Less Is More: How to Keep Your Writing Clear and Concise
Whether we actively think about it or not, an important part of writing is making sure readers understand what we’re saying. So this month’s lesson is a little different than usual. Rather than focusing on a specific punctuation mark, grammar topic, or set of easily swapped words, this lesson tackles ways you can simplify your writing and make it clearer for readers. Think of the topic as “less is more.”
Let’s start with a straightforward tip: avoid repetition. The quickest way to make me check out is by reading the same words or sentence structure over and over. Repeating words, phrases, or sentence structure has its place—particularly in creative writing and fiction—but we prefer to avoid this when we’re communicating facts or scientific concepts.
She just took the shelf exam. She is tired. She would like a snack. She would also like a nap.
I want to nap just from reading that. Talk about short, stilted sentences that keep repeating “she”! Here’s one way to fix it:
The exhausted med student just took the shelf exam. She’d like a snack—and maybe a nap.
I combined some of the short snippets, did a little rewording, and varied the punctuation. It’s still straightforward and communicating the same information, but it’s no longer repetitive.
It can occur after any fracture, however, the most common fracture is a tibial fracture due to the large amount of swelling in a tight compartment that occurs with these fractures.
Wow…there’s a lot of fracturing going on here. Let’s mend it! (Think of editors as word doctors—we can fix your writing but not your leg.) Here’s one way to make the sentence less repetitive and more concise:
It can occur after any fracture, but the most common is a tibial fracture due to the large amount of swelling that occurs in a tight compartment.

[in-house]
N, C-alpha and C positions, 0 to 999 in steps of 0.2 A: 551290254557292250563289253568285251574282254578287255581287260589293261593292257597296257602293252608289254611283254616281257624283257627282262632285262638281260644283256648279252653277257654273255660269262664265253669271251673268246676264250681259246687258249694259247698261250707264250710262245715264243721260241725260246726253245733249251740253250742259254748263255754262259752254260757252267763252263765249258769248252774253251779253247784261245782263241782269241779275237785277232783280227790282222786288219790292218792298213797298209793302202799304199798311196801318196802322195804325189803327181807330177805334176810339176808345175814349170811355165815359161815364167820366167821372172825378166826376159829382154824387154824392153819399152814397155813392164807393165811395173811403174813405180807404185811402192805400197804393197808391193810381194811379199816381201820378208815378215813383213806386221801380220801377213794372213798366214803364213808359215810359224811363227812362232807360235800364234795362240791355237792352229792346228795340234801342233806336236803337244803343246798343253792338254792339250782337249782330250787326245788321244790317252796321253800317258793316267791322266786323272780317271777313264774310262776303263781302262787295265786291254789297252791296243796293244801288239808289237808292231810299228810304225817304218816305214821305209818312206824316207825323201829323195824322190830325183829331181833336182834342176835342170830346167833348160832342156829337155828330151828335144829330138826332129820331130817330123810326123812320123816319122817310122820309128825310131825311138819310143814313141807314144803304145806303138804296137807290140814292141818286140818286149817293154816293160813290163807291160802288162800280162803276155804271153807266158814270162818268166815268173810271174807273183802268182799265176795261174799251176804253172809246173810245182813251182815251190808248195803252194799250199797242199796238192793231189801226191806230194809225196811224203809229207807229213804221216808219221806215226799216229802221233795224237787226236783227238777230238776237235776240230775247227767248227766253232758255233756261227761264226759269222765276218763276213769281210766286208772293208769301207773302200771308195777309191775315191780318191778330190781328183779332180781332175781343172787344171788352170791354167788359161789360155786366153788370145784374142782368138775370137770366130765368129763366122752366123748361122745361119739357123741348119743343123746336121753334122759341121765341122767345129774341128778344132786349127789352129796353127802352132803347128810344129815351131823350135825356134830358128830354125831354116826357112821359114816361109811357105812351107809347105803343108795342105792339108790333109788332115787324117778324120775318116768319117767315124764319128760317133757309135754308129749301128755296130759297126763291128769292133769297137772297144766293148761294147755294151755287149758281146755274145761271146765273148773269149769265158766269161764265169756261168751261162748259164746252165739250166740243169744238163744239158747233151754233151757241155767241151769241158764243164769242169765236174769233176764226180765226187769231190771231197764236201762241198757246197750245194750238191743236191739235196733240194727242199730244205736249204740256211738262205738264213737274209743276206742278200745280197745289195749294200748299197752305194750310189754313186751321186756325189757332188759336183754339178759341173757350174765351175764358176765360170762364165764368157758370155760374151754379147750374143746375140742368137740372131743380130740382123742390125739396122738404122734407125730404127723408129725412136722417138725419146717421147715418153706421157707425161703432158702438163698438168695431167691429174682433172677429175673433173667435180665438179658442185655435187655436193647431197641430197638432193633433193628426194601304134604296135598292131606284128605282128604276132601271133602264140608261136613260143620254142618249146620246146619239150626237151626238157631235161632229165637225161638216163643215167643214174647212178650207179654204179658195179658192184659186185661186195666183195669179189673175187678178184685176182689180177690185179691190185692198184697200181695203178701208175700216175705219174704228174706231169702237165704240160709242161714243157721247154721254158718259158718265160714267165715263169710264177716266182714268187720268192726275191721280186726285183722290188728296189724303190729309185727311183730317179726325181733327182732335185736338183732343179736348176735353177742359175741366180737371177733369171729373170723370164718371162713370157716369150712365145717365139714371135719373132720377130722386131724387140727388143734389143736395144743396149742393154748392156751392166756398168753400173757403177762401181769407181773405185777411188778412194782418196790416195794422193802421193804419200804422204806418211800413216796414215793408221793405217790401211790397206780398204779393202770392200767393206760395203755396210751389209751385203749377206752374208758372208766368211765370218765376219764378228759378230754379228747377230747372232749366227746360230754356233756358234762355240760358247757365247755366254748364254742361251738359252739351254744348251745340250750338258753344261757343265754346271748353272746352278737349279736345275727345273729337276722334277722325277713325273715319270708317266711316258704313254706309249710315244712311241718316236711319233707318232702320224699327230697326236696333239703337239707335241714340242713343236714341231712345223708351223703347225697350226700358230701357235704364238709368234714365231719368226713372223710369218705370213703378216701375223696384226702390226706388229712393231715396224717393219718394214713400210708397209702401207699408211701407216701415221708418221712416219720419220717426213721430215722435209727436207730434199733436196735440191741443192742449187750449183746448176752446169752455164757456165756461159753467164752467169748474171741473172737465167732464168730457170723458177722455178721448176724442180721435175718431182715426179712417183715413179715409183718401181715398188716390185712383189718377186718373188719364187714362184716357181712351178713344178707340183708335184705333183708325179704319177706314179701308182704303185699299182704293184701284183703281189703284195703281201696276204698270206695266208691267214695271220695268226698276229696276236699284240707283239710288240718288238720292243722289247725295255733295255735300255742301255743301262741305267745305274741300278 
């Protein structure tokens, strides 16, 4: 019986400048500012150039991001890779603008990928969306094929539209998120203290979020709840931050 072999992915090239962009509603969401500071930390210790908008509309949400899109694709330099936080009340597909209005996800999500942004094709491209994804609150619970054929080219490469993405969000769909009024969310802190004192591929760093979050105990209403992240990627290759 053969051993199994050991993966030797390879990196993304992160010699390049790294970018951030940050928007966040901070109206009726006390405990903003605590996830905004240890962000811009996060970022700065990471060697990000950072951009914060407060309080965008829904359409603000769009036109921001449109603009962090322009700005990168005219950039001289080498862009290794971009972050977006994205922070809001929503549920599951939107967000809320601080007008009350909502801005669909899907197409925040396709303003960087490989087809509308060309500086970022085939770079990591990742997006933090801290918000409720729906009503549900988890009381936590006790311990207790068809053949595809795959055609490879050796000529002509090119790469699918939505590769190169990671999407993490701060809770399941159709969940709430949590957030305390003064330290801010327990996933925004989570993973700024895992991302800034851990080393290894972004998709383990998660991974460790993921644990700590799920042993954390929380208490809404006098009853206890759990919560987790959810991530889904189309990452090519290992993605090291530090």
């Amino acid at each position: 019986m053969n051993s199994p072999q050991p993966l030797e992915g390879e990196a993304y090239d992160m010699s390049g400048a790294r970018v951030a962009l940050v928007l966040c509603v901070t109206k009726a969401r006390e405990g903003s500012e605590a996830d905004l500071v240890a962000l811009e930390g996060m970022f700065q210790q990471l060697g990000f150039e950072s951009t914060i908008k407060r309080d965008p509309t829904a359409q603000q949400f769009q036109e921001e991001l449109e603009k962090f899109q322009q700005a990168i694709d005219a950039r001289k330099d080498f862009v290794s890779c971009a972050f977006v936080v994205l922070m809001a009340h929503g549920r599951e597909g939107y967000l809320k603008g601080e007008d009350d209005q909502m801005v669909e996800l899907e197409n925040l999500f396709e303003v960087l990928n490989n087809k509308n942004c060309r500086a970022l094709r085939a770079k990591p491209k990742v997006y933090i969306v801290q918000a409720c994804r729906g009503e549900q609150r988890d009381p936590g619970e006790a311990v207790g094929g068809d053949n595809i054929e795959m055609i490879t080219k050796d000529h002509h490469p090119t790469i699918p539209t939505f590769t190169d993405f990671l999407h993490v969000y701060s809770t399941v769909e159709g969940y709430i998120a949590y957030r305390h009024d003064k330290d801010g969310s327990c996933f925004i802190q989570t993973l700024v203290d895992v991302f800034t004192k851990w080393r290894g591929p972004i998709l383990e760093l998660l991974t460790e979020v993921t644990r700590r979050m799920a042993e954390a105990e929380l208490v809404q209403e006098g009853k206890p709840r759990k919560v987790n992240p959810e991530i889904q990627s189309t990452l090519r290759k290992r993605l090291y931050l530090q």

Can you spot the redundancy in this one?
In addition to maintaining current vaccinations, patients with HIV infection also should receive an office visit with laboratory examination of complete metabolic panel and complete blood count every 3–6 months.
We start with “in addition” and then have “also.” They mean the same thing, and both aren’t necessary for the sentence. Let’s cut one.
In addition to maintaining current vaccinations, patients with HIV infection should receive an office visit with laboratory examination of complete metabolic panel and complete blood count every 3–6 months.
Now I’ll give you a peek behind the Rosh Review curtain to see some tips we give our question writers.
Up first: how to keep answer explanations concise and avoid repetition (I’ve highlighted the sentences to pay particular attention to):
In patients with hypertrophic cardiomyopathy, a beta-blocker such as metoprolol (B) can be used to treat symptomatic premature beats or symptomatic nonsustained ventricular tachycardia. However, it does not decrease the risk of sudden cardiac death. In patients with hypertrophic cardiomyopathy, radiofrequency catheter ablation (C) is mainly used in the treatment of recurrent ventricular tachycardia in patients with a left ventricular apical aneurysm. In patients with hypertrophic cardiomyopathy, sotalol (D) can be used for symptom control in patients with nonsustained ventricular tachycardia that is refractory to a beta-blocker. However, sotalol does not lessen the risk of sudden cardiac death.
We can assume the reader knows we’re talking about patients with hypertrophic cardiomyopathy and doesn’t need it repeated three times. But how else can we combine the highlighted sentences to make this explanation straightforward and not repetitive?
In patients with hypertrophic cardiomyopathy, a beta-blocker such as metoprolol (B) can be used to treat symptomatic premature beats or symptomatic nonsustained ventricular tachycardia, and sotalol (D) can be used for symptom control in patients with nonsustained ventricular tachycardia that is refractory to a beta-blocker. However, these medications do not decrease the risk of sudden cardiac death. Radiofrequency catheter ablation (C) is mainly used in the treatment of recurrent ventricular tachycardia in patients with a left ventricular apical aneurysm.